Even as the worst housing market correction in more than 60 years appeared to turn a corner in 2009, the fallout from sharply lower home prices and high unemployment continued, according to “The State of the Nation’s Housing,” a report from Harvard University’s Joint Center for Housing Studies.
By year’s end, about one in seven homeowners owed more on their mortgages than their homes were worth, seriously delinquent loans were at record highs, and foreclosures exceeded two million, the report states.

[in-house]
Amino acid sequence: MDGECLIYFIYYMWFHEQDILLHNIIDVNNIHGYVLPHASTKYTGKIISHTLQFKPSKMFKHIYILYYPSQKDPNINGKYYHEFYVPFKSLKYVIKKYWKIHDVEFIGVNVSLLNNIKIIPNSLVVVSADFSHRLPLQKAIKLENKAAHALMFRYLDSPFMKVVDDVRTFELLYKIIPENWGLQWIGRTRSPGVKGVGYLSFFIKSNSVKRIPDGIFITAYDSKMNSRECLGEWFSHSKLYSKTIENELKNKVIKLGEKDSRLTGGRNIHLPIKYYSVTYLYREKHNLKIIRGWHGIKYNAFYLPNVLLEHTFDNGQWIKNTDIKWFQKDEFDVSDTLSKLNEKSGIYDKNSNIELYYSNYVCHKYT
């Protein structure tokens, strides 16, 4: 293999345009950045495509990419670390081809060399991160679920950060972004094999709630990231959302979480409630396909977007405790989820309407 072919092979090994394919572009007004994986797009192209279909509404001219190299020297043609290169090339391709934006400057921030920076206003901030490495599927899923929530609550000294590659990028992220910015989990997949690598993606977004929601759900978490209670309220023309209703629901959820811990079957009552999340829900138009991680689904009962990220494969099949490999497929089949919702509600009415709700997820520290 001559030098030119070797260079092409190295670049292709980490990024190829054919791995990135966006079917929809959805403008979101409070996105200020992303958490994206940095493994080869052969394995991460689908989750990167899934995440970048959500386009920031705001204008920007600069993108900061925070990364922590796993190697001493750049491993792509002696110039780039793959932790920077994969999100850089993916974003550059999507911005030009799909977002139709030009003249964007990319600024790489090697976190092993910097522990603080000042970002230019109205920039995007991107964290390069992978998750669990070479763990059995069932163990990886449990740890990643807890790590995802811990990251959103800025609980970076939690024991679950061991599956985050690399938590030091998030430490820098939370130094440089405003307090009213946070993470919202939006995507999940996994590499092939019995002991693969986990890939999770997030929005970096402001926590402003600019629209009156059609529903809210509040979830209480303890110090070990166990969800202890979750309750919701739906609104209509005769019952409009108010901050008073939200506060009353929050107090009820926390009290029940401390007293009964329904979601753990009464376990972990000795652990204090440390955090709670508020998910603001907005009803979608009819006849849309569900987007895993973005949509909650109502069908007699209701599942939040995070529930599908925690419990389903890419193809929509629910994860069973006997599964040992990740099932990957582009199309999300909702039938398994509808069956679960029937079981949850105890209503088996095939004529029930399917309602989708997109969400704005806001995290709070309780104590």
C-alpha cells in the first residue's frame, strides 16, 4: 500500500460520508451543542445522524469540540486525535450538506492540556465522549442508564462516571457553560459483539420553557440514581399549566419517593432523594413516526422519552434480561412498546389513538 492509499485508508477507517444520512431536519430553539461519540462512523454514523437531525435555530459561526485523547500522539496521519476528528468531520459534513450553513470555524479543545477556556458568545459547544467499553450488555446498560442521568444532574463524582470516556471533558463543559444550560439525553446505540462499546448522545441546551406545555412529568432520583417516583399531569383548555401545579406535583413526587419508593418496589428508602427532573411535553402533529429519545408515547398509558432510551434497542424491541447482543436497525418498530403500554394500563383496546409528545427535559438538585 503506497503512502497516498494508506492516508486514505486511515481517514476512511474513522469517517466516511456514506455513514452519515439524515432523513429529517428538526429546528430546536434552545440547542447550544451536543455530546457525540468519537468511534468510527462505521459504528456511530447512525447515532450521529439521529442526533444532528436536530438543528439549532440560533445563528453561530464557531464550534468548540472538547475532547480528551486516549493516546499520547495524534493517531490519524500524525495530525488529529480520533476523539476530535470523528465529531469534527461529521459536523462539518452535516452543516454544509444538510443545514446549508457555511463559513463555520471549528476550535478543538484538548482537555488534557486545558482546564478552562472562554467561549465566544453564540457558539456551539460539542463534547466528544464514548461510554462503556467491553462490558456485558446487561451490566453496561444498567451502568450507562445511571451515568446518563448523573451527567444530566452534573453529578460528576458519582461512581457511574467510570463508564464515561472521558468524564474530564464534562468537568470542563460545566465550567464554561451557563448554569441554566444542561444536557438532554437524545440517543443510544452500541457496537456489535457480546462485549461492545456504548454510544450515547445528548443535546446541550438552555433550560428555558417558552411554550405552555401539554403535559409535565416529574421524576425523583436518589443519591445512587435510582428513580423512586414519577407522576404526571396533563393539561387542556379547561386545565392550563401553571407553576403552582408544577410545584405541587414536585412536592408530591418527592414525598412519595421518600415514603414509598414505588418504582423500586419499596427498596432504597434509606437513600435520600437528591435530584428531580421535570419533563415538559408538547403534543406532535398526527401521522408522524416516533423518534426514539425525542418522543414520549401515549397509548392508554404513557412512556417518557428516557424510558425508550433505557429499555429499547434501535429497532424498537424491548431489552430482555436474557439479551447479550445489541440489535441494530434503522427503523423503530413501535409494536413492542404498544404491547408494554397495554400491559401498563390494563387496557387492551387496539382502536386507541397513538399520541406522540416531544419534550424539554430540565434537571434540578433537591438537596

More than a third of home sales in 2009, about 1.8 million units, were short sales or foreclosures, according to the National Association of Realtors
Meanwhile, the share of households spending more than half of their incomes on housing was set to reach new heights as incomes slid. The strength of job growth is now key to how quickly loan distress subsides and how fully housing markets recover.
Not only does absenteeism affect your bottom line, it increases everyone’s workload.